The war against the Soviets in Afghanistan led to the rise of the Taliban and Al Qaeda (and the attack on New York and Washington on September 11, 2001) as well as the proliferation of radical fundamentalist groups in this region and elsewhere.

The 1991 war to “liberate” Kuwait from Iraq failed because the US did not succeed in achieving “regime change” in Baghdad.

George H.W. Bush incited Shiite and Kurdish rebellions, which were crushed by the Iraqi army.

The 2001 war in Afghanistan is still being fought with the Taliban gaining ground and Al Qaeda still a menace.

The 2003 war against Saddam Hussein devastated Iraq, empowered a Shiite fundamentalist government allied with Iran, and led to the rise of Al Qaeda in that country and Syria, and the founding of Daesh.

The 2011 war in Libya has fractured that country and given room for Daesh and other takfiris to flourish.

The war in Yemen — where the US is backing a Saudi-dominated coalition — is stalled and destroying that country.

Trump, who likes winning, has planted three losing generals in major posts. 

Chief-Of-Staff Marine General John Kelly was involved in the invasion of Iraq in 2003 and the onslaught on Fallujah in 2004.

He served as commander of the multinational force in Iraq in 2008-09.

National Security Adviser Army General H.R. McMaster fought in Iraq in 2004 and became a counterinsurgency expert. Retired Marine General James Mattis commanded troops in the 1991 Iraq war and served in Afghanistan in 2001 and Iraq in 2003. In 2010-11 he led the US central command supervising the wars in Afghanistan and Iraq and was known for being keen on military action against Iran.

 

Generals do not like losing wars even when they are only using proxies to fight on behalf of the US. Syria’s Kurds should take note and beware.

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Comments

Good article, thank you

Kurds think was to much of themselves and Syrian army will not accept their behaviour.

Good grief, this is a politically illiterate Orientalist hybrid of Seymour Hersh, SANA and Alex Jones. Not even sure where to start. A political party is not an ethnicity, whether in Ireland or Syria or Iraq or anywhere else. The PKK and its regional affiliates are not "the Kurds" any more than the IRA or the DUP are "the Irish". Similarly the Baath Party, which in Syria is effectively a vehicle for the Assads' murderous hereditary despotism (and has been closely allied to the PKK and its affiliates for many years), is not "the Arabs" by the same measure. BTW, if Michael claims to oppose the fundamentalist regime in Iran, supporting its primary regional client Assad is an odd way to do so. She should also give up throwing around the term "Takfiri" a slur beloved of the Islamic Republic and its proxies (and, tellingly, also beloved of Daesh), unless of course she is a devout Muslim.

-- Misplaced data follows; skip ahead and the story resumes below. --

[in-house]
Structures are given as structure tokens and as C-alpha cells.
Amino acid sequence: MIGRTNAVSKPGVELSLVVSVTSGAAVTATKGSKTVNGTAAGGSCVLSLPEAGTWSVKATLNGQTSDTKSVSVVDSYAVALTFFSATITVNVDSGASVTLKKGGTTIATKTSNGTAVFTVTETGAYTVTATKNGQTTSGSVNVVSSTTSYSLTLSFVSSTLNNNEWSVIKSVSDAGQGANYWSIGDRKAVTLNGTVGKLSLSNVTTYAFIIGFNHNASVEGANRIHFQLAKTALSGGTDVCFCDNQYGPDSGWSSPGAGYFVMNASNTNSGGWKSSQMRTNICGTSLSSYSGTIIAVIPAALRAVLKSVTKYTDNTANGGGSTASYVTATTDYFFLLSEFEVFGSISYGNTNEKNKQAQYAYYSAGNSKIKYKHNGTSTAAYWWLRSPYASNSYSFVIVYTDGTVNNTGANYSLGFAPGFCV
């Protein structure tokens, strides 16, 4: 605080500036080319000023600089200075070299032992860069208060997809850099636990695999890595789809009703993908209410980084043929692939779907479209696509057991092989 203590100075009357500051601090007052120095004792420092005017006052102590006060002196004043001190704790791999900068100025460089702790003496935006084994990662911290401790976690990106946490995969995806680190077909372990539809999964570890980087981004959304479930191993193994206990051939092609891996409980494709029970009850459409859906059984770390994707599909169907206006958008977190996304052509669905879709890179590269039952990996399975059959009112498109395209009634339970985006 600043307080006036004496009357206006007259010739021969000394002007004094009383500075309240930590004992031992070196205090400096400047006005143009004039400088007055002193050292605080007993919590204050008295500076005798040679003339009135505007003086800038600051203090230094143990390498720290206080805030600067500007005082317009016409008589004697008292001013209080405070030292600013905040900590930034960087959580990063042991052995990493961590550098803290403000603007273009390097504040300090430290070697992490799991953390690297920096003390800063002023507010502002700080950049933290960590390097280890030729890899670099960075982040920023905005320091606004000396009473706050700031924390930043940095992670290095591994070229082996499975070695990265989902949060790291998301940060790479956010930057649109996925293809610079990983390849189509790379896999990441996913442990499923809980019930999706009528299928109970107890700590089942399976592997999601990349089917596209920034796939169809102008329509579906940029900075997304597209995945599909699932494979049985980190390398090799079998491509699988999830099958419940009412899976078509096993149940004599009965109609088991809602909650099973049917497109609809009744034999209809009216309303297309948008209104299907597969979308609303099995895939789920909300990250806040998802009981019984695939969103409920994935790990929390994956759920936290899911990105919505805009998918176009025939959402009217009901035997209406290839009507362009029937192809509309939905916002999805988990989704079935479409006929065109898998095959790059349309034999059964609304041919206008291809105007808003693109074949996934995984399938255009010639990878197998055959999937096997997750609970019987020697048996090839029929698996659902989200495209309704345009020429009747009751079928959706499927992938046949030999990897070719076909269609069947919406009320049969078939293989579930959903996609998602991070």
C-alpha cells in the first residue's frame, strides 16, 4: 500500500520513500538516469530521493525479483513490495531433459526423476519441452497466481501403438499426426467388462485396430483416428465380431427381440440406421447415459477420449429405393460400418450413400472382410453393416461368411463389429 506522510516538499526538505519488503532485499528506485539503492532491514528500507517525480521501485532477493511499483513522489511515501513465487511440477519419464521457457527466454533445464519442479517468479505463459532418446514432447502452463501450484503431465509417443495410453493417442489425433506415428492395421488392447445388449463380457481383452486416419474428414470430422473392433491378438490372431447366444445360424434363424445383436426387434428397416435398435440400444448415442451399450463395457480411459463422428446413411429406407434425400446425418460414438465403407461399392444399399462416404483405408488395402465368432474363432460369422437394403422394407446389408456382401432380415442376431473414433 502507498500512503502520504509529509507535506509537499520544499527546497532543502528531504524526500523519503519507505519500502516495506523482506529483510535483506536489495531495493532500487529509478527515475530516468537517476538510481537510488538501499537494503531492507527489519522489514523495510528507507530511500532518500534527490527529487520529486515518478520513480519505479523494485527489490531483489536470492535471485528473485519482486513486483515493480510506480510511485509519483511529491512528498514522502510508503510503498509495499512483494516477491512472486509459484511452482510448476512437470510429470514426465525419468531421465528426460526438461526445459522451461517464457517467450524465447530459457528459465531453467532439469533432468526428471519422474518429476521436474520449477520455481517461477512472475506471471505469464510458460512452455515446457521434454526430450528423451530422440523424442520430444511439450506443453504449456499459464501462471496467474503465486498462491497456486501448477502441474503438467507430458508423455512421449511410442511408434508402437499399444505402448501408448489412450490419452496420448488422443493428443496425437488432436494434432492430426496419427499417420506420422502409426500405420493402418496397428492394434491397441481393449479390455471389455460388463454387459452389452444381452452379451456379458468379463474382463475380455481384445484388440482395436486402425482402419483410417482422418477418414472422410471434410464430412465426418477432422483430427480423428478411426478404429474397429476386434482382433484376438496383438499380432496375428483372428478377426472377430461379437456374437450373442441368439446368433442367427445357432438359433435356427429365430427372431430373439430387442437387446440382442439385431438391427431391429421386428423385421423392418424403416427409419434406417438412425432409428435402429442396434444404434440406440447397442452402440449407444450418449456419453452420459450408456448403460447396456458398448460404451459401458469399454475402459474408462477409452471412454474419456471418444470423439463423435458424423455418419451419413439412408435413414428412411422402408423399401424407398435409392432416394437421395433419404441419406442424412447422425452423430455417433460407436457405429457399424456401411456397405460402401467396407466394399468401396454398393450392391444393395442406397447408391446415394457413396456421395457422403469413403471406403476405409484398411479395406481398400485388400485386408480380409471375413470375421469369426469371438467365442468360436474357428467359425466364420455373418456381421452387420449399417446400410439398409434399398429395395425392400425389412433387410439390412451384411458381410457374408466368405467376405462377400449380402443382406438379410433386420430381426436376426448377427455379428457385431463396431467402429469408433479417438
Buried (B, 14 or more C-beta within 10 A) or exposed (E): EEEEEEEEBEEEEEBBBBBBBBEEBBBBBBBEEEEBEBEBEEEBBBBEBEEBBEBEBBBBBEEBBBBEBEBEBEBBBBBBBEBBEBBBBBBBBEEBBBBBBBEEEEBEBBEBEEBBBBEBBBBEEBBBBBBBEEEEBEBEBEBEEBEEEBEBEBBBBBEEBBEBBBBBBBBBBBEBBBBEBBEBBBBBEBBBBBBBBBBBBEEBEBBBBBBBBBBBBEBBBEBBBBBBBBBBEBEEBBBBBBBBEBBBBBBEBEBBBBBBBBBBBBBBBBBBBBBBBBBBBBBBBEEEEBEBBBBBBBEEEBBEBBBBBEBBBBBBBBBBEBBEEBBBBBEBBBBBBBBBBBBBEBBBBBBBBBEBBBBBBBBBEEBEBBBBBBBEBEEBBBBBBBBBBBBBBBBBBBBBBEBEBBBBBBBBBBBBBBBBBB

Surely the Jordan Times can find knowledgeable Jordanian or regional journalists rather than republishing this dire, clueless babble. I realise that the author is indeed a longtime correspondent - but apparently that hasn't given her any insight at all.

Sorry, but your article does not add up. The Kurds have been treated badly by Iran, Turkey, Iraq and Syria and you write as if THIS IS NOT THE CASE !! and the Kurds are of no ethics. Who said the SDF will stay is Raqqa, its an Arab city and will be left to the Arabs, etc....

Sorry, but your article does not add up. The Kurds have been treated badly by Iran, Turkey, Iraq and Syria and you write as if THIS IS NOT THE CASE !! and the Kurds are of no ethics. Who said the SDF will stay is Raqqa, its an Arab city and will be left to the Arabs, etc....

This article seems to think that a. a weak Syria should not be a federation and b that kurds should accept being discriminated against by arabs.

Both are bad assumptions.

One can even say that a weak state trying to force a fragmented population where there is a battle hardened, armed opposition with control over large and isolated areas is the shortest way to fragmentation of that state.

The implication that a minority should accept being discriminated against because that is "good" for the state, that implication I find despicable.